“So, it's the token itself that actually allows this to be literally decentralised platform," says Iles. "There's no back door that allows my company to overrule any kind of vote. It's not just advice about what we should do. The token is an automated piece of software that says 'if 51% of the community says X, then X is what happens'. And that's how we're allowing this to be something that's actually owned and operated by the people who are using it and not just be in the hands of some central corporation.”

Cryptoeconomics drives engagement

Like other blockchain-based, tokenized sites, the platform incorporates elements of game theory to motivate the participation of readers.

“The idea is you're trying to design an economy of multiple disparate parties to behave selfishly, but that the aggregate of those behaviours adds up to the kind of outcome that you're looking for,” says Iles, explaining that to ensure they take an ethical approach, newsrooms must stake tokens against the integrity of their journalism.

"But hey, we also want people out there who are not publishers, but who are committed to the cause of ethical journalism, to be economically motivated to help us make sure that those publishers are abiding by the rules.”

The launch of CVL token sale will take place on the 13 August and run until 27 August or until a cap of $32 million is reached. What would buying CVL tokens offer you? For one, they’ll buy you a say in what happens on the platform (with each token being equivalent to one ‘vote’), as well as providing a stake in the growth of the platform, not unlike a stock.

“If CVL token holders are creating positive, valuable network signals for the rest of the participants in the network, it's going to increase the value of that network for everyone involved, and that's going to lead to increases in value of the CVL tokens that the participants are in possession of,” says Iles. 

Thus, if the Civil platform became successful, the price of the CVL tokens would increase and theoretically you’d be able to sell them at an inflated price. 

The platform's founders directly challenge the ad-supported model adopted by much of today’s online journalism. “We believe that programmatic advertising as currently defined by Google and Facebook, is one of the most significant reasons why journalism is in crisis, as well as why users are increasingly frustrated at minimum, if not terrified at maximum, by the fact that their personal data is being harvested, packaged and resold to god knows who, all the time, and to no benefit to themselves,” says Iles.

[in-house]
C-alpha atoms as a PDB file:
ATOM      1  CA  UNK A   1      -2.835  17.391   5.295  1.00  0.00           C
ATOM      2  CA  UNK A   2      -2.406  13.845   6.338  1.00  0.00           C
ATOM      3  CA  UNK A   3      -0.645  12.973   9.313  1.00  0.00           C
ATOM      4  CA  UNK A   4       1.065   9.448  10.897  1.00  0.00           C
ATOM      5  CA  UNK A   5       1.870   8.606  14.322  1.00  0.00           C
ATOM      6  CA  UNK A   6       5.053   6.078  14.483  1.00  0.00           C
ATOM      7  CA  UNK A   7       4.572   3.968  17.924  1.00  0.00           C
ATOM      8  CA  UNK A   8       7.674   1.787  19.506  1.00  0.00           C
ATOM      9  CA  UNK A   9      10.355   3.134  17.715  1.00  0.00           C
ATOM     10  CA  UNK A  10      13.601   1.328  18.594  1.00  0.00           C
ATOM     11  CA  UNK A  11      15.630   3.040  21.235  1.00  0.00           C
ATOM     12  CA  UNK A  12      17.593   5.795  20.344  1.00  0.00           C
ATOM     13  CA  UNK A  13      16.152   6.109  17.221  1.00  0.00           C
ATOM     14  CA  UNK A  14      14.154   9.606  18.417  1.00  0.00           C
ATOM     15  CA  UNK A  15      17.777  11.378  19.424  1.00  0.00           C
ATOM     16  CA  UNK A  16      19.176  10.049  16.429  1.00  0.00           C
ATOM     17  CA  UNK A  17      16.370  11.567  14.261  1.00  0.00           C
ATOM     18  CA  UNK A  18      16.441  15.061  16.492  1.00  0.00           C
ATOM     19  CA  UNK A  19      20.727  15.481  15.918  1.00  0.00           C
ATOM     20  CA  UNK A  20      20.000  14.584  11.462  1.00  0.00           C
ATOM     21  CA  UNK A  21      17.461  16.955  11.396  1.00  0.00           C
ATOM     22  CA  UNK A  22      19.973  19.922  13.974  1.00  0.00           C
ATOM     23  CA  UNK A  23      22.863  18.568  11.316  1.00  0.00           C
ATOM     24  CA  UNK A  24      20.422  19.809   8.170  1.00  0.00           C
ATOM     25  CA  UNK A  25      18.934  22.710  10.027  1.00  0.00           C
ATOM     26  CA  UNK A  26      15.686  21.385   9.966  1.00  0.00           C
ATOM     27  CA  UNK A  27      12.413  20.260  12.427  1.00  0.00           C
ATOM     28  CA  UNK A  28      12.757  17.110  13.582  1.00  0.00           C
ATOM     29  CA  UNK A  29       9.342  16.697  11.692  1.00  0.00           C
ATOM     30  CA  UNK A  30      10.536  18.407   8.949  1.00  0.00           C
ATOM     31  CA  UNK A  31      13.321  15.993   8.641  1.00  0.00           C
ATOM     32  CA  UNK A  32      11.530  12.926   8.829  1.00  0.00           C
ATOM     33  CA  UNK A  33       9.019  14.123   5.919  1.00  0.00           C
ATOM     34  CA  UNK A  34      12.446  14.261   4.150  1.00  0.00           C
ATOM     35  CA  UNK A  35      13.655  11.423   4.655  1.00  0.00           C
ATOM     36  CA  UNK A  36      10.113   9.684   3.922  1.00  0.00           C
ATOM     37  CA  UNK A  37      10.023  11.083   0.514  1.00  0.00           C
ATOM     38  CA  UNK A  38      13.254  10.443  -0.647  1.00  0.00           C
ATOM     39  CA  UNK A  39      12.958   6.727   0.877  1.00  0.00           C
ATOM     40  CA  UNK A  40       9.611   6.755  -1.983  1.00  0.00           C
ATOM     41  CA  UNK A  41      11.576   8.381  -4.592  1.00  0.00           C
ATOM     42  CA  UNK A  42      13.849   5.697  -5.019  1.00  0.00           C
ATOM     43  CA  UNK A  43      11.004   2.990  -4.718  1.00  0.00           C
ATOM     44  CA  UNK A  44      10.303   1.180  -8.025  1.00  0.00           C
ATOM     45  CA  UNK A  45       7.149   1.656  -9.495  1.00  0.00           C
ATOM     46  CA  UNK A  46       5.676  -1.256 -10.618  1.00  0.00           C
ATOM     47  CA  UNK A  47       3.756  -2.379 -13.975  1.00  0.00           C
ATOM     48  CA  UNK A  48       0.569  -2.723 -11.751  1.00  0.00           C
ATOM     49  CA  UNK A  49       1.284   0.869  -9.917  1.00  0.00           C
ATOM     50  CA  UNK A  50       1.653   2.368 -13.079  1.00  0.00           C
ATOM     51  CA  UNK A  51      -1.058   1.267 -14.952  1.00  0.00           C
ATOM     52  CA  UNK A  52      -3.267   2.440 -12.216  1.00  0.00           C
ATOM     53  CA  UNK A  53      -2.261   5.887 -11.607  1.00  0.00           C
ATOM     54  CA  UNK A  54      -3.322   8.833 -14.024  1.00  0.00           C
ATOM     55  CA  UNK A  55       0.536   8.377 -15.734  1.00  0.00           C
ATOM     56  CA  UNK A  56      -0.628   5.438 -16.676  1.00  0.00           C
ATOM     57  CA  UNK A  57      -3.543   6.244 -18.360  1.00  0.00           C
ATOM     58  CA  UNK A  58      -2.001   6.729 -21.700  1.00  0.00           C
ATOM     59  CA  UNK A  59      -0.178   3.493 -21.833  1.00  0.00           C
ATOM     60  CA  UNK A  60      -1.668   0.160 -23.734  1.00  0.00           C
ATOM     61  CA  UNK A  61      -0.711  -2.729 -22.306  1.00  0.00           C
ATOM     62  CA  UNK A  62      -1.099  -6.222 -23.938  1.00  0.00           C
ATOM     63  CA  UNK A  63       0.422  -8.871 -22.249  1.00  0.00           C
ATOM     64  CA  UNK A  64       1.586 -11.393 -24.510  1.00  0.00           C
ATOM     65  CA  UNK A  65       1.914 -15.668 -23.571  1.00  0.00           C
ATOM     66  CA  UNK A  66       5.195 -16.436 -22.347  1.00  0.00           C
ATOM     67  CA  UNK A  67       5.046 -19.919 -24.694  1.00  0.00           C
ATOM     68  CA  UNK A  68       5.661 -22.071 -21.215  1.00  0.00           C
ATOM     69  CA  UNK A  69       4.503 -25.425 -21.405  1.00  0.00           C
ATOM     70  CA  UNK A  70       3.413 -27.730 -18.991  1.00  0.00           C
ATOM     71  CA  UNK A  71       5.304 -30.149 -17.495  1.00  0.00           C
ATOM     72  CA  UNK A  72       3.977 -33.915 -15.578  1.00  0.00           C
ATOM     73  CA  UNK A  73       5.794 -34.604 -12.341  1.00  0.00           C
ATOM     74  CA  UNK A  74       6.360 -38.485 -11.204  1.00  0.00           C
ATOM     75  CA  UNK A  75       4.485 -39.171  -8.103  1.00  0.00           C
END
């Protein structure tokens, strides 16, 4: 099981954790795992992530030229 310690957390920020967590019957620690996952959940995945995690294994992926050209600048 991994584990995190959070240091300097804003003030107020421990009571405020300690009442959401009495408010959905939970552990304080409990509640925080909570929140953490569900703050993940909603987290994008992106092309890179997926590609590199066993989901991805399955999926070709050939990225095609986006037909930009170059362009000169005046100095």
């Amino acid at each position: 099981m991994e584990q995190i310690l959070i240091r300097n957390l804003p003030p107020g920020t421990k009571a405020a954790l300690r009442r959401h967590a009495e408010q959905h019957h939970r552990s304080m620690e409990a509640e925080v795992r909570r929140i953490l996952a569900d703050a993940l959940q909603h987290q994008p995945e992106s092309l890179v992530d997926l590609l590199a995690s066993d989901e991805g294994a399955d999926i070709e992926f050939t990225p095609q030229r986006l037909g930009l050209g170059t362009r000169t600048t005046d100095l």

The question of funding remains

The ideas behind Civil may seem radical, but it’s important to note that merely being on the platform does not provide a means of revenue to newsrooms. Although the Civil platform doesn’t take any commission from reader-publication interactions, it doesn’t expressly solve the question of how newsrooms will find sustainable funding models either. Newsrooms do not gain profit from the platform, beyond a portion of CVL tokens pledged to the already participating newsrooms on the site, who signed up to a contract allotting them some ‘real’ fiat cash and some CVL tokens.

Instead, newsrooms take charge of their own funding - they're free to adopt a donation-based or subscription based model. While programmatic advertising is discouraged, Iles says allowances will be made in special circumstances, for example, podcasts that can benefit from the support of brands whose mission is in alignment with their own.

The rest of the funds raised in the token sale have not been explicitly earmarked by Civil yet, but according to co-founder, Matt Coolidge, a transparent breakdown will be published in the coming weeks. In any case, the funds will be directed to the Civil Media Company, where they will then be shared between the Civil Foundation, the body tasked with working on the evolution of the Civil constitution; the Civil Lab, the developer-based entity that will focus on building reader engagement and curating apps and services on the Civil platform; and Civil Studios, a for-profit accelerator for blockchain-based media projects.

The ‘for-profit’ elements of the ecosystem - beyond using funds raised by the token sale - will seek revenue through creating apps and services on top of the Civil protocol and partnering with third party apps and services that wish to set up on the protocol.

So what purpose does the platform serve? Naturally, the media entities currently supported on the platform will benefit from publicity generated by Civil (not least because of that buzz-word, ‘blockchain’, associated with the project).

Beyond that, the newsrooms will benefit from the engaged community of supporters (hopefully) created by Civil, which will presumably encourage more donations towards their work. However, it does seem unfortunate that most of the value created by the site will not be directly funnelled towards the journalists and newsrooms themselves. 

It's still early days of course, but one can imagine the future benefit to the various ‘newsrooms’ of appearing in a polished feed in a dedicated ‘Civil’ app. As it becomes easier to convert fiat money into cryptocurrencies, readers of Civil publications could more easily make micropayments to their favourite article, or - even better - sign up to a weekly or monthly donation scheme for their favourite newsrooms.

But how to solve the problem of discovery? Perhaps a segment of the subscription fee paid to a particular site on the platform could go directly to the publication, but another share could be divided between all of the publications, allowing smaller, newer or more niche publications the opportunity to make money on the platform too, without the need to immediately attract a large readership. This distribution of funds could be enacted through smart contracts layered on top of the Civil protocol.  

In its early stages, Civil offers an exciting proposition for those committed to quality and open journalism. Maybe, in time, the organisation can apply itself more fully to the question of sustainable funding for journalism too.